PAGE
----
Sen. Jeff Sessions: American Workers 'Sacrificed Completely' in Immigration Plan

Sen. Jeff Sessions (R-AL) on Thursday wrote that American workers were “sacrificed completely” by special interest groups like the National Council of La Raza and the Chamber of Commerce in the Senate’s immigration reform bill.

“The president, the Senate, and the House were all sent to Washington by American citizens,” Sessions wrote in an op-ed in The Hill. “Every decision we make must be guided by how it will impact the lives and livelihoods of the people who sent us here on their behalf. Yet in the current immigration debate, the American citizenry is the one group that has been almost entirely forgotten. While the Gang of Eight legislation provided special interest groups—from La Raza to the Chamber of Commerce—with their desired provisions, the core interests of the American people were sacrificed completely.”

Ultimately, Sessions argues, the bill—and the larger immigration debate taking hold in the House right now—is more focused on helping special interest groups and illegal immigrants than on helping out-of-work American citizens and legal immigrants find work.

“Over the next decade, the Senate plan provides roughly 30 million mostly lower-skill immigrants with permanent residency through green cards,” Sessions writes. “Less than 10 percent of these green cards are allocated through the Gang’s alleged merit system. Moreover, green-card holders will be able to petition in future years to bring in their relatives, including elderly parents, commencing a permanent expansion of chain migration unrelated to skill set.”

In addition to that massive influx of new green cards, Sessions notes that the Senate bill “doubles the number of non-immigrant guest workers admitted each year from approximately 600,000 today to an average of 1.2 million annually over the next decade.”

“In the first year of the bill, due to the inclusion of family members, the number will spike to 1.6 million, with only 7 percent doing agricultural work,” Sessions writes. “The other 93 percent will be hired to fill jobs in virtually every sector, including construction work, nursing, teaching at public schools, driving trucks, heavy equipment operators, mining and manufacturing.”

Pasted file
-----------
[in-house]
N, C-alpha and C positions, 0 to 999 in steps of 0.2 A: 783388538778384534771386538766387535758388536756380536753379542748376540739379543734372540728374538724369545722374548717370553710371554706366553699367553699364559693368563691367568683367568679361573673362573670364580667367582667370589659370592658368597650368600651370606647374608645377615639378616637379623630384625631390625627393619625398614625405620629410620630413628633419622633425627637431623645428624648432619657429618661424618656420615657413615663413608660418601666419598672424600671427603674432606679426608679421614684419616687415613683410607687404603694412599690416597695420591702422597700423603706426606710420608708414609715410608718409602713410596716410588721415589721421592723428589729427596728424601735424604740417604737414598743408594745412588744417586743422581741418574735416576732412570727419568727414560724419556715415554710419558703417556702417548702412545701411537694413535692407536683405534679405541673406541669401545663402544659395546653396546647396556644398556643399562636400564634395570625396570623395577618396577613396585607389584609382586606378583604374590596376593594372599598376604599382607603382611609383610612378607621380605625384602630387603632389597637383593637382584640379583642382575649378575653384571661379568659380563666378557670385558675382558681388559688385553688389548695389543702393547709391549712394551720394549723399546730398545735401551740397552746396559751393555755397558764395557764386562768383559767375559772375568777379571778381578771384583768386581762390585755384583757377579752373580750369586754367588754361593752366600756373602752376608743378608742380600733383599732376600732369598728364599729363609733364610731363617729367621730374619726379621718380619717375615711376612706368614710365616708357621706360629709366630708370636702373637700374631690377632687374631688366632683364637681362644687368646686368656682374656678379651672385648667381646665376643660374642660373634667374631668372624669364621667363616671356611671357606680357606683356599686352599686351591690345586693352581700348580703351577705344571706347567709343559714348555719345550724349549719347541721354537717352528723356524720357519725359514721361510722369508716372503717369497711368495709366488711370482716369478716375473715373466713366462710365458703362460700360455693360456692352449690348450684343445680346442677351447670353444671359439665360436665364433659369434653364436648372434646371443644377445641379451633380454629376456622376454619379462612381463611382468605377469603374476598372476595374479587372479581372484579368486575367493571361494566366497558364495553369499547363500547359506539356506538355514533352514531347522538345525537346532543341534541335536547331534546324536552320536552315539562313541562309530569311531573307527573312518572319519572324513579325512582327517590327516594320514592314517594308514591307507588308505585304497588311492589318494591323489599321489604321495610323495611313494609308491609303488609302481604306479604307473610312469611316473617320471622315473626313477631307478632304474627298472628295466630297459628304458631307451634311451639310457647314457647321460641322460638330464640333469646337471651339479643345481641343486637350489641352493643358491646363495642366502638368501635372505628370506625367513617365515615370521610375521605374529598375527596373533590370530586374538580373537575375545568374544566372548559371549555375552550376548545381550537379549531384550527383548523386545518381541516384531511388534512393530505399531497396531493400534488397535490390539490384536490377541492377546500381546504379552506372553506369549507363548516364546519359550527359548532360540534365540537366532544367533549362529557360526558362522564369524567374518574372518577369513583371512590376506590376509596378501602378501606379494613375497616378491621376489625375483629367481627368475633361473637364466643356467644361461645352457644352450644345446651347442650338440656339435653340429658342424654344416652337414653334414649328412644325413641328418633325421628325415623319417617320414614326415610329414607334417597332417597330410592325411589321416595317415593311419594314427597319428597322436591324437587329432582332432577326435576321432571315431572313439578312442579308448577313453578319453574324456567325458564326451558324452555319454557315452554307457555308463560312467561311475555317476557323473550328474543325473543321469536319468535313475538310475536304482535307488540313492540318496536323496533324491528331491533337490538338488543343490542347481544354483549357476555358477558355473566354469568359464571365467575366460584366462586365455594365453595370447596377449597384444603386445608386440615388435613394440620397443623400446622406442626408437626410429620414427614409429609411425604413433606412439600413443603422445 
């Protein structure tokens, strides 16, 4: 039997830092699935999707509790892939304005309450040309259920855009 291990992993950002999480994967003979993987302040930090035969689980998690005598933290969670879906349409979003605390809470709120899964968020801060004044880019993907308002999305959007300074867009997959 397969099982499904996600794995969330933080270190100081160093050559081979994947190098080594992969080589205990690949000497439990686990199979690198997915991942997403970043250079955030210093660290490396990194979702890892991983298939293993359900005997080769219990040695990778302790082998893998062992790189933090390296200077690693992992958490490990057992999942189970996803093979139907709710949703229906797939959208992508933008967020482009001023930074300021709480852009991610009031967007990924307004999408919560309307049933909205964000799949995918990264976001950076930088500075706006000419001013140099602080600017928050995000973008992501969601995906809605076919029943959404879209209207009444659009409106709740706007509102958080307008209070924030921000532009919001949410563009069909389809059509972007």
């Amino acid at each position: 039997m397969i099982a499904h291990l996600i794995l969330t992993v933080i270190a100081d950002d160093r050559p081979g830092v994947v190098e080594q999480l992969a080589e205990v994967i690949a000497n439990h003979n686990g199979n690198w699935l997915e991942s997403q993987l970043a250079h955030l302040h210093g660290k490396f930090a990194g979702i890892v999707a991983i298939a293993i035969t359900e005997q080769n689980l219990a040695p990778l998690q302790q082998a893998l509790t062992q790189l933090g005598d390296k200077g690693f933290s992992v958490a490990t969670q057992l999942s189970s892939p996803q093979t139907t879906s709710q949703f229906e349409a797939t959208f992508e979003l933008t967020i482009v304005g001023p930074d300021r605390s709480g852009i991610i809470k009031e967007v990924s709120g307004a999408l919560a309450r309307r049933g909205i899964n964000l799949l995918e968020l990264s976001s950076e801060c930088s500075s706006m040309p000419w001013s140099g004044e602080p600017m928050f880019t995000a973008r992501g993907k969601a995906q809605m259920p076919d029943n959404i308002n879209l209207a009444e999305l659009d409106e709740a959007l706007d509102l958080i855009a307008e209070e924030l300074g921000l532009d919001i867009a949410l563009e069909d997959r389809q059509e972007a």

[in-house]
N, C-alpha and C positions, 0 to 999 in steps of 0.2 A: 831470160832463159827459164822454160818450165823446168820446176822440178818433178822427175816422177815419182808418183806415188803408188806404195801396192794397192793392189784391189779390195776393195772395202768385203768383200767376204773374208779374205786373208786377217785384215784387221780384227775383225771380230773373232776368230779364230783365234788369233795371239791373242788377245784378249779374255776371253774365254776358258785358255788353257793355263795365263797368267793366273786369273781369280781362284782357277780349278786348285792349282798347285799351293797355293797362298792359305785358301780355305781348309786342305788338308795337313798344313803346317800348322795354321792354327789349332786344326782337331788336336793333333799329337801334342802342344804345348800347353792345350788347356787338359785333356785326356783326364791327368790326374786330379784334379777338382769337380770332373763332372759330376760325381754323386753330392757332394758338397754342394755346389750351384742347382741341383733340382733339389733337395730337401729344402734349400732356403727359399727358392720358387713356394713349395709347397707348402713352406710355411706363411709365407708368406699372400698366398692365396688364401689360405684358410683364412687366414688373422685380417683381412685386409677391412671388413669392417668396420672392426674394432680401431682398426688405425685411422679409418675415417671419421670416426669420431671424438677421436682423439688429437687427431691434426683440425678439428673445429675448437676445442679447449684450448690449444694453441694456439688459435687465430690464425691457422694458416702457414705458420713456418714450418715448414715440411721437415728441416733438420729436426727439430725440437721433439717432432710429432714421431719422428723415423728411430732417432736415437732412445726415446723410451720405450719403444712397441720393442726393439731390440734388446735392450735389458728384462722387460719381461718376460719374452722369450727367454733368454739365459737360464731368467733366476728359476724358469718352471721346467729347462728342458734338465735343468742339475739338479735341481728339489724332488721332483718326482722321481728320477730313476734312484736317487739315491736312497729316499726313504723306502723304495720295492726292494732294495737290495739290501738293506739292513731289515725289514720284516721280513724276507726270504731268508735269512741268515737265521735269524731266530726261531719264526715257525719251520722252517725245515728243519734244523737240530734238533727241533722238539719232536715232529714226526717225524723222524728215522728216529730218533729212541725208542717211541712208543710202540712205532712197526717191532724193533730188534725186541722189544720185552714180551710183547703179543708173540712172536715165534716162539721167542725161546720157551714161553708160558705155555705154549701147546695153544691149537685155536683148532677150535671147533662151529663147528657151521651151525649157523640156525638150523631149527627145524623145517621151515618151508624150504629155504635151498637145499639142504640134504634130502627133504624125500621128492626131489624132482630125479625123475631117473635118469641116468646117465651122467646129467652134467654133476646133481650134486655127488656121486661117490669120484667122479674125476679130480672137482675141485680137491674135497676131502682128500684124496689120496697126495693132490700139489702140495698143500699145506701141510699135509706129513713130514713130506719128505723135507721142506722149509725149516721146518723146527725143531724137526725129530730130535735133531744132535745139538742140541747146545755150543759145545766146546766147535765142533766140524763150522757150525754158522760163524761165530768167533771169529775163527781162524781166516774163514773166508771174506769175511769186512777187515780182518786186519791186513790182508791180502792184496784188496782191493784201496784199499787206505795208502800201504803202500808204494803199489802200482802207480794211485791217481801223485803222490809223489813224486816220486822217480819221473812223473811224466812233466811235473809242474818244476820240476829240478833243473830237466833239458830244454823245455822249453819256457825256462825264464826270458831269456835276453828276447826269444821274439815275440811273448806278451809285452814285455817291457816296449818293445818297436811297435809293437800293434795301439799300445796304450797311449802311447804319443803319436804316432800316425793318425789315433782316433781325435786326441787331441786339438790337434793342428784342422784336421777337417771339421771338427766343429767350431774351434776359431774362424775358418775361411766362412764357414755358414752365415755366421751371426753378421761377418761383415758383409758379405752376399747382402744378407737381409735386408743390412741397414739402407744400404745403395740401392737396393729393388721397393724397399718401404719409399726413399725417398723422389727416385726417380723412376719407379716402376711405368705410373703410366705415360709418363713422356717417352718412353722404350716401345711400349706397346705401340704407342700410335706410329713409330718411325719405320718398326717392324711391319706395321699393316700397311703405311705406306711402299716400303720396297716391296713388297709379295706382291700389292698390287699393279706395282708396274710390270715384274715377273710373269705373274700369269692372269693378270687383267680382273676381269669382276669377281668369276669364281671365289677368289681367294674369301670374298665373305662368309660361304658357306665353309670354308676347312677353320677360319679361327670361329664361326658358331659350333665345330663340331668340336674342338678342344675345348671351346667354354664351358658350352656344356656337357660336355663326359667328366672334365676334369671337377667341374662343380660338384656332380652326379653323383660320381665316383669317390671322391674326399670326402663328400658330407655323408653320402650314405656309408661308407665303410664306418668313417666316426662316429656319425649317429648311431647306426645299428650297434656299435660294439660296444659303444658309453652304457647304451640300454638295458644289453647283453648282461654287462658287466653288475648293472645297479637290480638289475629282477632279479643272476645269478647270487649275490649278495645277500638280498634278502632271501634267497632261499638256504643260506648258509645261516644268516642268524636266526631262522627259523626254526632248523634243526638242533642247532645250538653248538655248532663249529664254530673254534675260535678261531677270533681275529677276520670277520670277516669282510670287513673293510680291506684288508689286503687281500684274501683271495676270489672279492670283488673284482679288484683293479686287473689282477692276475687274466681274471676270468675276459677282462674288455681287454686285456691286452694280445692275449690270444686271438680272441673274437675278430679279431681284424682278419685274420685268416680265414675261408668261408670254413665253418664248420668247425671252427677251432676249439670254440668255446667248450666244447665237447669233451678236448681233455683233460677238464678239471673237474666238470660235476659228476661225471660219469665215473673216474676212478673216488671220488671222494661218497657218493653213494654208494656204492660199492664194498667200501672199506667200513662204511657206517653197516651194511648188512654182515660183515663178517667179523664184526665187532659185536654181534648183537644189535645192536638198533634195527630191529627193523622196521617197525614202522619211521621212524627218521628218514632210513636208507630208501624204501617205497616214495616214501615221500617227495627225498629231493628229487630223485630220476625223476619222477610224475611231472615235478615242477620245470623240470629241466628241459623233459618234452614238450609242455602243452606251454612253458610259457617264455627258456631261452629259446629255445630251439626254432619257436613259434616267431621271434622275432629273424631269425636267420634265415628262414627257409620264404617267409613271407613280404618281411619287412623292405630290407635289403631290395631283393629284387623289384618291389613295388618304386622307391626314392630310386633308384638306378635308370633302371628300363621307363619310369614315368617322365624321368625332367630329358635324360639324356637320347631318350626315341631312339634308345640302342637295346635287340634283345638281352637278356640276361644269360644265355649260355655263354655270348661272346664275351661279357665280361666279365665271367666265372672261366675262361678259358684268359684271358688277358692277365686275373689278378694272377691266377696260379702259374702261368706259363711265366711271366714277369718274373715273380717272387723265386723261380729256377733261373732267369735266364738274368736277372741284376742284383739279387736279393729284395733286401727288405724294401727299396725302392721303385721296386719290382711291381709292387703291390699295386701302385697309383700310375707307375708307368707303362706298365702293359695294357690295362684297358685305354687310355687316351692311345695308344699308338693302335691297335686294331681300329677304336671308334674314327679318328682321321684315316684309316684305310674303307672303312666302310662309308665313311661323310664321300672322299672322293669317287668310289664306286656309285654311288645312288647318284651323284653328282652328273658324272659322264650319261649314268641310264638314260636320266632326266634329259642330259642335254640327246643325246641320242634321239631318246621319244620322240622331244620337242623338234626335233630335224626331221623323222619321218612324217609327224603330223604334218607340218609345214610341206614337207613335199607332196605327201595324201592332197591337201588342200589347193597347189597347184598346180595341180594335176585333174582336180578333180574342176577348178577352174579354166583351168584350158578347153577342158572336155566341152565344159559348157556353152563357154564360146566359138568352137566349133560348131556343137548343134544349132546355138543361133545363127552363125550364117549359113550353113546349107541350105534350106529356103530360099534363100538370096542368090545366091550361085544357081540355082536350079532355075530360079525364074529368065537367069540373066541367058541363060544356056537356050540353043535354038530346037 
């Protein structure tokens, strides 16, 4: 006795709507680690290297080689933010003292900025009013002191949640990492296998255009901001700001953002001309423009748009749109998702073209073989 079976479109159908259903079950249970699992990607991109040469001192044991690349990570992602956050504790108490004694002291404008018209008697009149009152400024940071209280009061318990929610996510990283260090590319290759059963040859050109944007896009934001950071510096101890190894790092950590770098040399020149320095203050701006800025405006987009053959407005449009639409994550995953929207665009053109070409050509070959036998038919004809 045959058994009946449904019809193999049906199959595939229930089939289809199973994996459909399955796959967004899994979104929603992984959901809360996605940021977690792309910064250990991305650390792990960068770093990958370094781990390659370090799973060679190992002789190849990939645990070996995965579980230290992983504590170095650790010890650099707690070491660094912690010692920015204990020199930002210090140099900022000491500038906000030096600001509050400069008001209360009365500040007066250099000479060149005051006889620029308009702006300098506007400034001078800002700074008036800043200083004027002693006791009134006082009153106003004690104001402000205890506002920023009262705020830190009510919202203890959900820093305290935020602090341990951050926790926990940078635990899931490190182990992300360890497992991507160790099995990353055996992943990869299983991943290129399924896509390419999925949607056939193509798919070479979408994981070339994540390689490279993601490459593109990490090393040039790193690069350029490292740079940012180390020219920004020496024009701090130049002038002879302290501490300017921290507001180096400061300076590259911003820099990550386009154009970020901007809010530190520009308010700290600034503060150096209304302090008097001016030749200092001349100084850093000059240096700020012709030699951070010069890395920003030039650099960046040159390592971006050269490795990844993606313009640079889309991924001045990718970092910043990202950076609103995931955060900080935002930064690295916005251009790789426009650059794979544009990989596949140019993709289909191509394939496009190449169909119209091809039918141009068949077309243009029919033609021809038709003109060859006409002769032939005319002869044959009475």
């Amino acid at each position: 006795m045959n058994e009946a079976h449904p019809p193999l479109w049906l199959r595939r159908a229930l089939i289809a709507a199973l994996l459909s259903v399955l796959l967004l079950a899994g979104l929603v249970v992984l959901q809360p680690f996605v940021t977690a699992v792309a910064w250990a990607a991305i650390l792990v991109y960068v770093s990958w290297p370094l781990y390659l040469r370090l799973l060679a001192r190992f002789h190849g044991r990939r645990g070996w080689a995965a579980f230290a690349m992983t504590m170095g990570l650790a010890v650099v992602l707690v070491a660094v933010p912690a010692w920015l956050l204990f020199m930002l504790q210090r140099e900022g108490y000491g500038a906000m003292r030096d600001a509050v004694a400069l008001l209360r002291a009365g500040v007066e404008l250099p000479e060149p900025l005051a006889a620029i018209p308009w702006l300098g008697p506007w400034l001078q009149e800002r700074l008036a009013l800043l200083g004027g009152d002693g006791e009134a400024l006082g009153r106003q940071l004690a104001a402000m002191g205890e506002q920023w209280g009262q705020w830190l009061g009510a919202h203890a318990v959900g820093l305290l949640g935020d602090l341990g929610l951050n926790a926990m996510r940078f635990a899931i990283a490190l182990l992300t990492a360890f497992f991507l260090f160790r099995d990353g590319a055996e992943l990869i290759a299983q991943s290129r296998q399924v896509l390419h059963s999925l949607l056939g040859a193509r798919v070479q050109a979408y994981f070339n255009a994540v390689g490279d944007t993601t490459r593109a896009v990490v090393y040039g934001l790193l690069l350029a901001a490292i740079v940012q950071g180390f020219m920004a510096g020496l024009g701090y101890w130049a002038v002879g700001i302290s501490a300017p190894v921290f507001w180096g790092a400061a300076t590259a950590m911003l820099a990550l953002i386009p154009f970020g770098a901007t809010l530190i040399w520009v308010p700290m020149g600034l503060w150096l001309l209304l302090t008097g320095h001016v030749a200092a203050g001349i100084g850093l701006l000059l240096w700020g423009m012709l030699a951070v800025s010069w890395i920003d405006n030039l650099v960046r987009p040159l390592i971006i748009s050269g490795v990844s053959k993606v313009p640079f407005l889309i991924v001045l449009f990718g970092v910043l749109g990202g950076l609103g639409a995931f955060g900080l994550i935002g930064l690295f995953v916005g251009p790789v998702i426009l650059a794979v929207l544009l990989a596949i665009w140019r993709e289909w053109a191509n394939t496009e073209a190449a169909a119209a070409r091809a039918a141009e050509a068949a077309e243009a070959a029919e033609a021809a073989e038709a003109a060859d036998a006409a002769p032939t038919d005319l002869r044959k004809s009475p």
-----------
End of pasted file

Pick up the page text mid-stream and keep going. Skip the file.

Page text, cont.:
Meanwhile, Sessions points out, American workers are struggling to find work.

“At the same time, a record number of Americans have either left or been pushed out of the workforce,” Sessions writes. “Less than 60 percent of U.S. adults are working, a record 11 million are on disability, another record 47 million are on food stamps, median household net worth has dropped 60 percent since 2007, and inflation-adjusted wages are lower than in 1999. The number of people who have been unemployed for 27 weeks or longer is 4.3 million, and 11.3 million people—including nearly a quarter of all youths—are looking for a job but can’t find one.”

Sessions’ op-ed comes on the heels of a report from the Washington Examiner’s Byron York, where a group of corporate special interests wrote to House Speaker John Boehner and Minority Leader Nancy Pelosi demanding they grant amnesty soon. “The officials represent companies with a vast array of business interests: General Electric, The Walt Disney Company, Marriott International, Hilton Worldwide, Hyatt Hotels Corporation, McDonald's Corporation, The Wendy's Company, Coca-Cola, The Cheesecake Factory, Johnson & Johnson, Verizon Communications, Hewlett-Packard, General Mills, and many more,” York wrote. “All want to see increases in immigration levels for low-skill as well as high-skill workers, in addition to a path to citizenship for the millions of immigrants currently in the U.S. illegally.”

While many of these same companies seek amnesty and increased legal immigration levels, York notes, they “are laying off thousands of workers.”


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